If You Thought IMAX Was Good


I hope everyone had a good week breathing in all the smoke from the Canadian wildfires.
A lot happened this week, but I couldn’t find anything write worthy about the aliens, wildfires, or golf merger, so I picked something topical with a cool story at the end.

Apple Doesn’t Fall Far From The Tree Meta

Starting with Steve Jobs, Apple has always hyped up their product launches. They’re pretty much like a party for nerds, and generate a lot of publicity and free marketing.
Whether by design or not, this year’s was even more anticipated because it marked the launch of Apple’s Vision Pro, their first VR product.
Many people have wondered what took them so long since Meta acquired Oculus all the way back in 2014, but Apple’s answer, as it always is, is that they’re committed to delivering superior, gold standard products.
We’ll see whether Apple can successfully break into the VR market starting from 0, but for now it may be worth highlighting some of the differences between the Vision Pro and the industry leading Oculus.

Differences from,matt

  • Price: Apple is taking the “luxury/high quality” road by charging $3,499, whereas you can get Meta’s Oculus for $300. It will be interesting to see whether consumers are willing to pay that kind of price.
  • Controllers: Unlike the Oculus, the Vision Pro doesn’t use any handheld controllers. Instead, it relies on finger movement, eye movement, and voice. In my head the less hardware the better, I’d rather have free hands.
  • Entertainment vs. Utility: The most common use case for the Oculus is gaming. Owners love playing games on the device over any other use cases. Apple came out and emphasized the utility of the Vision Pro, which I think will give them a leg up. They highlighted how it will revolutionize work, communication, and entertainment, which in the long run may lead to more usage.
  • Integration: We all know the grip that iPhones have on the U.S. People may prefer to have something that can be entirely connected to their phones, compared to Meta who doesn’t have a phone or Google with the few people who have a Pixel.

Some More Thoughts

Couldn’t really think of a way to organize them, so here are a few more random facts and analysis.

While Oculus’s have a majority market share, more than half of them aren’t being used 6 months after their purchased. I’m sure a lot of this is due to the lack of utility. If the most common use case for your device is gaming, then people are likely to burn out after the newness wears off. It’s like getting a Wii; the first few months you’re obsessed, but then after a while you don’t play it as much. Apple has likely noticed this and chosen to focus on utility and integration to increase usage.
One thing I did find weird about the Vision Pro was the transparency of the headset.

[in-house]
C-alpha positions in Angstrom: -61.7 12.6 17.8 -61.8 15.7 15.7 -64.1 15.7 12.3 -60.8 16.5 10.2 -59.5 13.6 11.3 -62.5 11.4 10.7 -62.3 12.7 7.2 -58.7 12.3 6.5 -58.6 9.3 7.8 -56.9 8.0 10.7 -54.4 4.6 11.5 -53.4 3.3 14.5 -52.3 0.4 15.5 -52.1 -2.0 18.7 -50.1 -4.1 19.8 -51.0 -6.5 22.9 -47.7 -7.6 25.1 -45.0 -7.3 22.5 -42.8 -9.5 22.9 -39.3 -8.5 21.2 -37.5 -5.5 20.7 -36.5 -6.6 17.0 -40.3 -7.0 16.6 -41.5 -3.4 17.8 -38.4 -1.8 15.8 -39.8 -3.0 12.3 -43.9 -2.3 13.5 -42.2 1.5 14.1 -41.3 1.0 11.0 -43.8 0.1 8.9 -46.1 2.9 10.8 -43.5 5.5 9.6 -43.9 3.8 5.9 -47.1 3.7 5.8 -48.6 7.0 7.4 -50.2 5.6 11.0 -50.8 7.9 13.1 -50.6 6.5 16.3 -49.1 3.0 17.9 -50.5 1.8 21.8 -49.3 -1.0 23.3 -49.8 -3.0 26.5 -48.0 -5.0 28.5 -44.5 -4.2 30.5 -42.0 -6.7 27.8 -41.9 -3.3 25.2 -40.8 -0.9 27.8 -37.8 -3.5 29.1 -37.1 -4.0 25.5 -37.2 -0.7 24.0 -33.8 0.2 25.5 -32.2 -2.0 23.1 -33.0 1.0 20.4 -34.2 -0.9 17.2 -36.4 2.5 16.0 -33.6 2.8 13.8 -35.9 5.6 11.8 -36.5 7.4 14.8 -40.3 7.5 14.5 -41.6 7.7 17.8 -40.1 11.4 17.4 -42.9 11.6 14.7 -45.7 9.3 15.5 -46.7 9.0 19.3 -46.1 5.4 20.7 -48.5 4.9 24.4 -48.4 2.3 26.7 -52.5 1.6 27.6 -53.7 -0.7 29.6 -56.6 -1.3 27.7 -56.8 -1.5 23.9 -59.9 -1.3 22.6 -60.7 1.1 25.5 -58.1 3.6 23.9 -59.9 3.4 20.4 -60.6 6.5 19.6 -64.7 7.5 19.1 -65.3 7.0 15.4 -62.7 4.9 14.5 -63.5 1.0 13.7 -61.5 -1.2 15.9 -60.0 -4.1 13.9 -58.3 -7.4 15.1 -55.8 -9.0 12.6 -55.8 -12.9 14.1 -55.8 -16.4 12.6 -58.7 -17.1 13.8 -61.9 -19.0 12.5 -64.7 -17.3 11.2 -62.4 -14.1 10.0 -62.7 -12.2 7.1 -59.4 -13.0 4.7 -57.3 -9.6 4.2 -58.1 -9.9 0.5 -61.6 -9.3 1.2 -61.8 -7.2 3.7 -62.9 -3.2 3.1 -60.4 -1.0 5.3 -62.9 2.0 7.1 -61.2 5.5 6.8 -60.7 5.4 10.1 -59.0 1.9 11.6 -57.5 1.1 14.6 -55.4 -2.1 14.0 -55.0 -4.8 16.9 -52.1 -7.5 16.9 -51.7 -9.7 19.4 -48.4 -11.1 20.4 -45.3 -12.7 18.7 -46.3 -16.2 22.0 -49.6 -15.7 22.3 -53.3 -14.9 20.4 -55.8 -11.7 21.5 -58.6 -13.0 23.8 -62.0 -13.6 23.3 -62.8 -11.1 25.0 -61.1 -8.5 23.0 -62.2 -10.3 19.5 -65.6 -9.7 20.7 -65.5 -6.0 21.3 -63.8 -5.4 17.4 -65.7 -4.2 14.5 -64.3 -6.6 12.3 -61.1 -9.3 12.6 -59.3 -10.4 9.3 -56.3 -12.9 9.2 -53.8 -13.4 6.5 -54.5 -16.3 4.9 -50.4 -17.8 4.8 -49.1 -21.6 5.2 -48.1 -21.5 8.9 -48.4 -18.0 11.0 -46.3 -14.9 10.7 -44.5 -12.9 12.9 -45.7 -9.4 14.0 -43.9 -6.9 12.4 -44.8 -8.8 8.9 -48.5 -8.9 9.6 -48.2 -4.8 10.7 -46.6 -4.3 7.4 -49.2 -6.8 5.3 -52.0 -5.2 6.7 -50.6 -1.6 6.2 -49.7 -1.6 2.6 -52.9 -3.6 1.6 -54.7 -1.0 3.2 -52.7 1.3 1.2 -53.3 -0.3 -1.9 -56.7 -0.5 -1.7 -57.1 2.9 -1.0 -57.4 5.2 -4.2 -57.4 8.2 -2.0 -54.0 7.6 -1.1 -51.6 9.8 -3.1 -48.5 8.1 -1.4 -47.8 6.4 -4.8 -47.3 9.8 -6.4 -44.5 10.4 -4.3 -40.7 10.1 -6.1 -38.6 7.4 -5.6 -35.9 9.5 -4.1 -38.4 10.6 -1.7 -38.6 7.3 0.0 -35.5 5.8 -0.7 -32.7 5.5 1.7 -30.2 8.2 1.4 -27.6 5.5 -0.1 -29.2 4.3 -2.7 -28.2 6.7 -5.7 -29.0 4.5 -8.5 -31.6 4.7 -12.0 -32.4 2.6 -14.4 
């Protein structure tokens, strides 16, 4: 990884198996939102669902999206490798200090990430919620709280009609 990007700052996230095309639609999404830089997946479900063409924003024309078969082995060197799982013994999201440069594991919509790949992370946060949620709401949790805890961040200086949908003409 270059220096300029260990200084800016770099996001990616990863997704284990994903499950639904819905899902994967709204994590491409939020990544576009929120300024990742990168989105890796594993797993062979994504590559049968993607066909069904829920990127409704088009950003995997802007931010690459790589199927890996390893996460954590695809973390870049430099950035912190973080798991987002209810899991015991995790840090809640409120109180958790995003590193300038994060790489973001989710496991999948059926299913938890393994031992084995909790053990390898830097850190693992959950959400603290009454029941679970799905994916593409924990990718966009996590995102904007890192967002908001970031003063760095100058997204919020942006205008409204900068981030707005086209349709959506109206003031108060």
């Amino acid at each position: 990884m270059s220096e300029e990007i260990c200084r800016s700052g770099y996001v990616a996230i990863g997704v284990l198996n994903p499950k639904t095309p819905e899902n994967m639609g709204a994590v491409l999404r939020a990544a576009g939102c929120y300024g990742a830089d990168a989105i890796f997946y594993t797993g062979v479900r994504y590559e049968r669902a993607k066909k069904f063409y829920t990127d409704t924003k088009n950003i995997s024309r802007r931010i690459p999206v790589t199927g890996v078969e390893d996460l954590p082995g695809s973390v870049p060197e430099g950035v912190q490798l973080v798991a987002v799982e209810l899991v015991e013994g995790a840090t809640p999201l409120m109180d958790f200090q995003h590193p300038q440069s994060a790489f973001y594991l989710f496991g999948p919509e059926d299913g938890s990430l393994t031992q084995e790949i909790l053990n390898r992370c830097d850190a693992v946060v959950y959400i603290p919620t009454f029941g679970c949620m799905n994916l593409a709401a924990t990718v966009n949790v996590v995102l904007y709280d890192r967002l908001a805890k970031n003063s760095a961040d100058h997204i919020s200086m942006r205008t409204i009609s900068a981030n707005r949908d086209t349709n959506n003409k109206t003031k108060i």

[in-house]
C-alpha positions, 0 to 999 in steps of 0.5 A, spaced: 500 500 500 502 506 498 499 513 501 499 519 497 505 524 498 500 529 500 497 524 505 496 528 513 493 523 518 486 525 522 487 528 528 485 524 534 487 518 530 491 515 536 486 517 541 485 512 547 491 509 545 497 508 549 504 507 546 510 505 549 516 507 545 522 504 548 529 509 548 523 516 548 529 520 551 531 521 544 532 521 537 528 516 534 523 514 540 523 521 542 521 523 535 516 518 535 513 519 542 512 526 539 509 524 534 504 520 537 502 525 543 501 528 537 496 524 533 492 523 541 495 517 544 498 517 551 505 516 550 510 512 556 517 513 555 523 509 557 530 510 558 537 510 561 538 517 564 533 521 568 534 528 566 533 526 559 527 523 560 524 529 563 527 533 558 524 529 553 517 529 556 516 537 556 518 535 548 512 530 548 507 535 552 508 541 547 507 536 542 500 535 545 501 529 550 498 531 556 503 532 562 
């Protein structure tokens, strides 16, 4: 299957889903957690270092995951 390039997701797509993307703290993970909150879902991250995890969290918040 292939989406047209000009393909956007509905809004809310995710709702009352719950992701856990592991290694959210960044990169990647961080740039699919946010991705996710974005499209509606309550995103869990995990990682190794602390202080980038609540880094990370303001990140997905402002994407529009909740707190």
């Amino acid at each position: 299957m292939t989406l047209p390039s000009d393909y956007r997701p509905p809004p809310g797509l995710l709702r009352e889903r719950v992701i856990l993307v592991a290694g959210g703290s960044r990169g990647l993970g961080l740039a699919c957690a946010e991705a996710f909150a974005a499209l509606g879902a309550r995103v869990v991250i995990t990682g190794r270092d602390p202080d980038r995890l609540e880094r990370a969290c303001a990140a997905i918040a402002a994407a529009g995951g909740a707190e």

Privacy has become a huge concern in the past decade. People hate it when others look at their phone or when the significant other says “hey, can I see your phone”. Special screen covers have been invented, passcodes have become more complex, and people have become more paranoid.
So, to have a transparent screen where someone could be standing there reading your information without you even knowing was a little surprising.
But here’s the thing, Meta has sold over 20 million headsets to date, so if Apple only sells 1 million of the Vision Pros they’ll still rake in $3.5 billion.
And if you think people on OnlyFans make money now, just wait until they start making content for this thing.


Now VR is cool and all, but I like to think that real life is a lot cooler, especially if you do cool things. One of the coolest things I’ve done in my life was rafting through Arizona’s famous crack with the Canyoneers. They’ve been doing these trips since 1938, back before VR even existed. Their guides are world class and make every moment fun. If you want to go, hit me up by responding to this email and I’ll give you a special referral code.

The Evolution of VR

Of course, we wouldn’t be talking about any of this without the man who started it all: Palmer Luckey.

Luckey grew up in California, was homeschooled by his mother, attended community college before attending and dropping out of California State University. An insanely smart guy, school just wasn’t for him.
As a kid he liked to experiment with railguns, Tesla coils, and lasers before eventually focusing on VR after he dropped out of college.
He made over 50 headsets, before finally arriving on the version people now know as Oculus, and funded this passion buy fixing and reselling broken iPhones on Ebay.
Eventually he used a Kickstarter campaign to start fulfilling customer orders, officially registered Oculus as a business, and in 2014 sold to Facebook for $2 billion.… when he was only 22.
Ever since then it has been a foundational piece of Facebook’s business and one of the main reasons for changing their name to Meta and going all in on the metaverse.
Luckey is commonly described as the “face of virtual reality”, but in 2017 started Anduril with the hopes of commercializing American defense systems. Just like what SpaceX has done to the space industry.
Just a pretty cool guy that many people have never heard of.
Let’s have ourselves a weekend!

from, matt

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